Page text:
Mexico is one of the principal countries receiving foreign investment, obtaining more than 40% of the direct foreign investment in Latin America, especially in the sectors of manufacturing, transportation and communications, as well as the financial services sector.

This has been possible through deregulation and administrative simplification, as well as a legal framework that establishes clear and permanent rules that provide legal security and make investing in Mexico attractive.

Under current law, foreigners that wish to channel their economic and commercial activities into Mexico can do so through: the incorporation of a Mexican company or by participating as partners or shareholders in already existing Mexican companies; establishing branches and income-earning representative offices, or establishing a non-income earning representative office if the only purpose is to have an entity in Mexico that provides information on and promotes the activities, products or services that the foreign company provides abroad.

The general rule in Mexico is that foreign individuals and entities can engage in any economic activities in Mexico; however, the Foreign Investment Law establishes certain activities in which foreign investment is not allowed and others in which such investment is limited.

Among the reserved activities are: activities reserved to the Mexican State, among which are those related to petroleum and other hydrocarbons, basic petrochemicals, electricity, generation of nuclear power, mail, as well as the control, supervision and oversight of ports, airports and heliports, among others; and activities reserved to Mexicans, among which are those related to national land transportation of passengers, tourists and cargo (not including messenger and courier services), retail sale of gasoline and distribution of liquid gas petroleum, broadcasting and other radio and television services (other than cable television).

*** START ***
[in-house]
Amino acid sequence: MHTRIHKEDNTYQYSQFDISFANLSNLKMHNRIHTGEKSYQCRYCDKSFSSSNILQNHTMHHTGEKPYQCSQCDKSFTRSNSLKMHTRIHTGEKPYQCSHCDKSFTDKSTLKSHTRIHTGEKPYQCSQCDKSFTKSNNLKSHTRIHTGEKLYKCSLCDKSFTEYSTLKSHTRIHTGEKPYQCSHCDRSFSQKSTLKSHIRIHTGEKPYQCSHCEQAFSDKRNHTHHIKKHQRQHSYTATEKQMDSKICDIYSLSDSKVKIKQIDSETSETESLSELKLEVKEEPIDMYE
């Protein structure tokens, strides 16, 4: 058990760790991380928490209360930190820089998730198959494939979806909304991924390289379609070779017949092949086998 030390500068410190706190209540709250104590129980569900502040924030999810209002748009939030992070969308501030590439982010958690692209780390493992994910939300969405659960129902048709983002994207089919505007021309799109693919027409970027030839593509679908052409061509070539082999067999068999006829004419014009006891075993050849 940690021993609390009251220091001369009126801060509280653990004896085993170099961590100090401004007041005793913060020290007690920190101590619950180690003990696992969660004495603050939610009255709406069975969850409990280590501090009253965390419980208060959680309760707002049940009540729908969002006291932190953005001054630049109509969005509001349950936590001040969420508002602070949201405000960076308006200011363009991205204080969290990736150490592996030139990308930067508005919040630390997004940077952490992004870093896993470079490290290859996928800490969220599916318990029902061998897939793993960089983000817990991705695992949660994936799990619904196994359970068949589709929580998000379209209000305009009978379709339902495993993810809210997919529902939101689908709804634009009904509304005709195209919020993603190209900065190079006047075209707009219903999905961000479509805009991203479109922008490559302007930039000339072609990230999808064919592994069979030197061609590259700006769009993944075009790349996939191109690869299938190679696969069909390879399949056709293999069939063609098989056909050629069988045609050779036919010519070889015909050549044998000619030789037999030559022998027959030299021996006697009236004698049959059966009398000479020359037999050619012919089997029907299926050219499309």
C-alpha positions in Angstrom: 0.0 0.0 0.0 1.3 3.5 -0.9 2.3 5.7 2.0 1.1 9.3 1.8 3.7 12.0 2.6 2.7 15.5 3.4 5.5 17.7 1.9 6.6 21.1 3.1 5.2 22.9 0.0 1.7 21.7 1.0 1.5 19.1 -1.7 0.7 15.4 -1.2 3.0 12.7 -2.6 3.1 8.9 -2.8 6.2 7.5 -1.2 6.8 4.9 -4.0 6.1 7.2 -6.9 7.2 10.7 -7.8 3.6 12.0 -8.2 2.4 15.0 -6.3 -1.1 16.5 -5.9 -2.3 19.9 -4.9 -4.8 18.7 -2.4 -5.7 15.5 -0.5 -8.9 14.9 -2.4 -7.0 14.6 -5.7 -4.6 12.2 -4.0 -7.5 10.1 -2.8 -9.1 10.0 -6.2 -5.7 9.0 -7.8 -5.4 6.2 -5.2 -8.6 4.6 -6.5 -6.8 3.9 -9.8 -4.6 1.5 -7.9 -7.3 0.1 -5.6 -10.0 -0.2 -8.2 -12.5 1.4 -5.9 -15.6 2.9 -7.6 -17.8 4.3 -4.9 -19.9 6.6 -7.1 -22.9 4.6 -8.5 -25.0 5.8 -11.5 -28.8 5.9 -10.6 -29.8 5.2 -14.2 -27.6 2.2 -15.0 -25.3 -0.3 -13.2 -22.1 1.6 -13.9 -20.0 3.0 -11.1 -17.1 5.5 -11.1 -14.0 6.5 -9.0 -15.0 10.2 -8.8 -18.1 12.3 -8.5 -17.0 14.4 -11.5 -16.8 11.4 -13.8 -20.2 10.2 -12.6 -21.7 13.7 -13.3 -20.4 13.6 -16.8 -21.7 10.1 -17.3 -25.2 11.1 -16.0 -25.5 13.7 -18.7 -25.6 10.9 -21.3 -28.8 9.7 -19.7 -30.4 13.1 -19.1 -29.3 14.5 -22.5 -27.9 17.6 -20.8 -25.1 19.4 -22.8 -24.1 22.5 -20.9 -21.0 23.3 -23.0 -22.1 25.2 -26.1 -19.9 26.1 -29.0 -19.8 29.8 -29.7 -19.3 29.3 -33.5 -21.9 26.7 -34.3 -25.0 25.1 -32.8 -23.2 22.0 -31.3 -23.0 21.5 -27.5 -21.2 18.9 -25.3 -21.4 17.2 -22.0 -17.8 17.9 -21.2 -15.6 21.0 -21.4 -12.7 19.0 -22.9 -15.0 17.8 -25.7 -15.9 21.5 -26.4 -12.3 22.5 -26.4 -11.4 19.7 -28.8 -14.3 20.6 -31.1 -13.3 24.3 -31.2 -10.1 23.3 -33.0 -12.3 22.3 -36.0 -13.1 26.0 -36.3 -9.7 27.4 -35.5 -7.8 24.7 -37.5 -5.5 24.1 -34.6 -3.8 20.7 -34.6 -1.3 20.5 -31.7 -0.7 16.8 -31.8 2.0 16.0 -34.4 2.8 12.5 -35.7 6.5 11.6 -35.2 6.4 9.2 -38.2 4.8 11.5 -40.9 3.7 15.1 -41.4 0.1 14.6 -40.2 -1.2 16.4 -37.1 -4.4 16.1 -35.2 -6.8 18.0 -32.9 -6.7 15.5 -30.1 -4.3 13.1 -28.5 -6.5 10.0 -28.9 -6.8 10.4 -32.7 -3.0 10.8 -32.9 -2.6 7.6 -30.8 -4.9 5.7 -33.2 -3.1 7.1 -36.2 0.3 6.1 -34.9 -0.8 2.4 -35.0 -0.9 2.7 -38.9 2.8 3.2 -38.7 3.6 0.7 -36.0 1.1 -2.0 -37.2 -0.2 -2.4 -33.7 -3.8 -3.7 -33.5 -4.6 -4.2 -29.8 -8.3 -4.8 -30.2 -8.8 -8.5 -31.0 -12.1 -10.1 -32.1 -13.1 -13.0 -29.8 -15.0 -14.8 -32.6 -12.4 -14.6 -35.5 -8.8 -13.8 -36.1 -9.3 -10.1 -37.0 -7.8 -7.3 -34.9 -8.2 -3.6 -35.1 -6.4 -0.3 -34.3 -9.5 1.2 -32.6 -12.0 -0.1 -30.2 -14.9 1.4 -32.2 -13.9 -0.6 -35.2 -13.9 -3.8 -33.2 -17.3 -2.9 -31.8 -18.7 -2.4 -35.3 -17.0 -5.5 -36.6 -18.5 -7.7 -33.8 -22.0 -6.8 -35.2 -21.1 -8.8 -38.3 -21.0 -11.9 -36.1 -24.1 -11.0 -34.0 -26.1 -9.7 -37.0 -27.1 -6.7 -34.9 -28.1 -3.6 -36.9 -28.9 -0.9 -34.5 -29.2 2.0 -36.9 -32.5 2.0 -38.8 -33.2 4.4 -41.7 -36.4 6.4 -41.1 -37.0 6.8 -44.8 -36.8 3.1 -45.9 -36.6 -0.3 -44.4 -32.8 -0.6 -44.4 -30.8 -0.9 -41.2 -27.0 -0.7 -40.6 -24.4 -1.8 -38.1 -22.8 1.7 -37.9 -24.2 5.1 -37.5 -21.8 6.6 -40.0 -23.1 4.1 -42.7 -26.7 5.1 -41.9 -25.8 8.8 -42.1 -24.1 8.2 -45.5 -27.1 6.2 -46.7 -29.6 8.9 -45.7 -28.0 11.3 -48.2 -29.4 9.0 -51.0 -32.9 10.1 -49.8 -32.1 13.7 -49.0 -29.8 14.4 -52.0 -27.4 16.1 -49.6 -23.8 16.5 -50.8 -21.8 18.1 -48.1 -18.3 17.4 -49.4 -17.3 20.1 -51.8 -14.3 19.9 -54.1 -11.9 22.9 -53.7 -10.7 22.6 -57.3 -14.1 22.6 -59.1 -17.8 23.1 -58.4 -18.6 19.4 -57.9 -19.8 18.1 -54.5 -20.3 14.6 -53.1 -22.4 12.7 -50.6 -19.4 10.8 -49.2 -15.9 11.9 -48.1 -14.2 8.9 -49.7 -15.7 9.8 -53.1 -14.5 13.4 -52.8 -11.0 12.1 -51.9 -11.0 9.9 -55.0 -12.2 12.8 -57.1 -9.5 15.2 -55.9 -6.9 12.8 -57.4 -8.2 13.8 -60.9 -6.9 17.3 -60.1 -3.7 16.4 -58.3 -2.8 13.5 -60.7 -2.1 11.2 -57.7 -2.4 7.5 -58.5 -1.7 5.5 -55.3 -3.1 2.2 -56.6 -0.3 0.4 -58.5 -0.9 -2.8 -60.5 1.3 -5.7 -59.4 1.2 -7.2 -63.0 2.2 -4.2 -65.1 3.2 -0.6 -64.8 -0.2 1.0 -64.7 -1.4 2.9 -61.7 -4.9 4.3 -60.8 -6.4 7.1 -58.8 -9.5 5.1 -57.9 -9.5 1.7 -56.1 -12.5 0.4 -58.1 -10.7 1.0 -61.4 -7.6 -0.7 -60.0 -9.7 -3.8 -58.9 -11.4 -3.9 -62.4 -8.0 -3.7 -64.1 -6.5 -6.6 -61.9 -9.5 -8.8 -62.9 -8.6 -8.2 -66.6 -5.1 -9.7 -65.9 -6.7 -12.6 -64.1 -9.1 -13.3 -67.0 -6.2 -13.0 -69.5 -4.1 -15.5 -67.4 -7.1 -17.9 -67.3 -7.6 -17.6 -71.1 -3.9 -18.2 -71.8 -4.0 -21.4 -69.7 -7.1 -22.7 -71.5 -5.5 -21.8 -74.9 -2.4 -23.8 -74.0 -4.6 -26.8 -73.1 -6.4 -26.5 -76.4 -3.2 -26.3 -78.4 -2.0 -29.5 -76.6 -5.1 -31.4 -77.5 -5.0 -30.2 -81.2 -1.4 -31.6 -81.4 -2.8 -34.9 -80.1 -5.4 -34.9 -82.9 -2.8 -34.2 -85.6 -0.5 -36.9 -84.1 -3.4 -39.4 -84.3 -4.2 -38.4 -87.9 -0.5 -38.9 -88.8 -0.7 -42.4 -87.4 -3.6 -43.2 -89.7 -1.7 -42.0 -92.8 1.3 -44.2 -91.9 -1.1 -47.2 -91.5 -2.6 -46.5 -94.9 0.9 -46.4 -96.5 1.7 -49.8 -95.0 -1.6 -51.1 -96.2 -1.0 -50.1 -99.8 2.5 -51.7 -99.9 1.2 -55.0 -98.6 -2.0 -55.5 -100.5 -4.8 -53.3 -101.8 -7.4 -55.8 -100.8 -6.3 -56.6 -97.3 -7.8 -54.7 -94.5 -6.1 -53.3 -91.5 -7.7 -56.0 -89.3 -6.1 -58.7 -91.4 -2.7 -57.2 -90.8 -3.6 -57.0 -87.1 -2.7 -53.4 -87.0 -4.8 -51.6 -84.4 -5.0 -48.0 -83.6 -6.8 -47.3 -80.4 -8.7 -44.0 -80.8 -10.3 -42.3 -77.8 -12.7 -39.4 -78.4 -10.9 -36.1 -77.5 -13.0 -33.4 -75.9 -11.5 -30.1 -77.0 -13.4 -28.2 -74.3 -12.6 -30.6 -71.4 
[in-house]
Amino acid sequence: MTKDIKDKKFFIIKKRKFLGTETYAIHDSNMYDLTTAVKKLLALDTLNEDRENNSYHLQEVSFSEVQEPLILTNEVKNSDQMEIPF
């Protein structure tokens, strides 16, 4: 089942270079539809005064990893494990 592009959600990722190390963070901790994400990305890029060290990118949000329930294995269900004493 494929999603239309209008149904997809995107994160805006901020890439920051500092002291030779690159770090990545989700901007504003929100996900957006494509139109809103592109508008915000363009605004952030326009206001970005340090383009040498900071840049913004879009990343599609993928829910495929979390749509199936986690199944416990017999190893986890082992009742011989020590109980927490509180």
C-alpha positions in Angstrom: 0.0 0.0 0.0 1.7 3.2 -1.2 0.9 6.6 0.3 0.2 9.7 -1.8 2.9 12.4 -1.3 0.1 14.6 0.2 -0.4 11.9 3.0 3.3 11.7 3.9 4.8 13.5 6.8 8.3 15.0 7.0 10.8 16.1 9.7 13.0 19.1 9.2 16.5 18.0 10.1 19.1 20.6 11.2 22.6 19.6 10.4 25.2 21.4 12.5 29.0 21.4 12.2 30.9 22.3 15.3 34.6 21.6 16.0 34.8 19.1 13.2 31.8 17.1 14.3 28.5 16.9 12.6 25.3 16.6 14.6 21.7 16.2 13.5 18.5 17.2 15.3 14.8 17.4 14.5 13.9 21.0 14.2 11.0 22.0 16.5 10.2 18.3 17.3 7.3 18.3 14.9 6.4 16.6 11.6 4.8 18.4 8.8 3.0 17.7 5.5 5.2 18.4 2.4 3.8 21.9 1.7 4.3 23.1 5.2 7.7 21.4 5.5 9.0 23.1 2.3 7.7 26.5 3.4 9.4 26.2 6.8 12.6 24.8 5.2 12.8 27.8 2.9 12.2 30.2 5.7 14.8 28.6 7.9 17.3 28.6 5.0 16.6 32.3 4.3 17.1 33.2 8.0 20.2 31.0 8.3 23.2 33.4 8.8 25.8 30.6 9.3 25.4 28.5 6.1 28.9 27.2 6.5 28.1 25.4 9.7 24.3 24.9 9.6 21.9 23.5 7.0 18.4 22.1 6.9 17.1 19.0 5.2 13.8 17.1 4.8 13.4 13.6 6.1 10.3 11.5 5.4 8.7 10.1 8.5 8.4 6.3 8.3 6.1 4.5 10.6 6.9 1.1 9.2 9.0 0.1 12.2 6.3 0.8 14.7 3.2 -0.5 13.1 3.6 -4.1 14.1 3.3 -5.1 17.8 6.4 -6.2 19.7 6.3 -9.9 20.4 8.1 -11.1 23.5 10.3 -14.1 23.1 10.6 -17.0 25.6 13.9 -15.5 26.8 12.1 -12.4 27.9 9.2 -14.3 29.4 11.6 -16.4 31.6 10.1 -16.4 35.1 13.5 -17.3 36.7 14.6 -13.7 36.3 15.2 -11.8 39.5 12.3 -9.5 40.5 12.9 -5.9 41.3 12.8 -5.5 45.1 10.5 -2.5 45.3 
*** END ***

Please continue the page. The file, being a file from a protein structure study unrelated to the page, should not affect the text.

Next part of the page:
The Foreign Investment Law also establishes certain activities from which foreigners are not excluded, but are limited to certain percentages, among which are the following:

10%: cooperative production companies.

25%: National air transport, air taxi transport, specialized air transport.

49%: Insurance companies, guaranty companies, money exchange firms, integrated port administration, companies with concessions in different areas of telecommunications, among others.

Finally, there are limited activities in which foreign investment can surpass 49% with the prior authorization of the National Foreign Investment Commission, among which are private education services, legal services, securities rating firms, insurance agents, cellular telephony, construction, operation and exploitation of railways and provision of rail transportation services to the public, among others.

With regard to commercial companies, it should be mentioned that among the entities most used is the Stock Corporation (Sociedad Anónima) (S.A.) and the Limited Liability Company (Sociedad de Responsabilidad Limitada) (S. de R.L.), which is due primarily to the fact that in both cases the liability of the shareholders or partners to the company and to third parties is limited to the amount of their contributions.

The S. de R.L. must have a minimum capital of $3,000 Mex. Pesos and the number of partners it can have is a minimum of two and a maximum of fifty. The company can be managed by a sole manager or a board of managers, whose members can be partners or persons unrelated to the company and of any nationality. The supreme body is the partners meeting, in which every partner has the right to participate in the decision-making, enjoying one vote for each peso, such partner has contributed to the company. The S. de R.L. may also have an oversight body, formed by one or more partners or persons unrelated to the company, whose function will be to watch over and scrutinize the management of the company.

The S. de R.L. is commonly used by American companies in particular because of the “check-in-the-box” tax treatment it is given with respect to the American company that holds its capital stock.

On the other hand, the S.A. is a company that exists under a corporate name and is composed exclusively of shareholders whose obligation is limited to the payment of their shares. The S.A. is incorporated with a minimum of two shareholders and with a minimum capital of $50,000 Mex. Pesos, represented by shares, which makes it easier to verify and transfer the status and rights of the shareholders. This company is managed by a sole administrator or a board of directors made up of two or more members of any nationality, and they can be shareholders or persons unrelated to the company. If the S.A. has a board of directors, the shareholder or group of shareholders representing at least 25% of the capital stock will have the right to appoint one member of the board. The S.A. must appoint one or more statutory auditors, who may be shareholders or persons unrelated to the company.

Finally, to promote the venture capital and private equity market in Mexico, a new type of company called a Investment Promotion Stock Corporation (Sociedad Anónima Promotora de Inversión) (S.A.P.I.) was recently created, which allows a promoted company to adopt a much more flexible regime than the S.A. to be able to engage in venture capital transactions and establish mechanisms of divestiture that would not be possible with a S.A.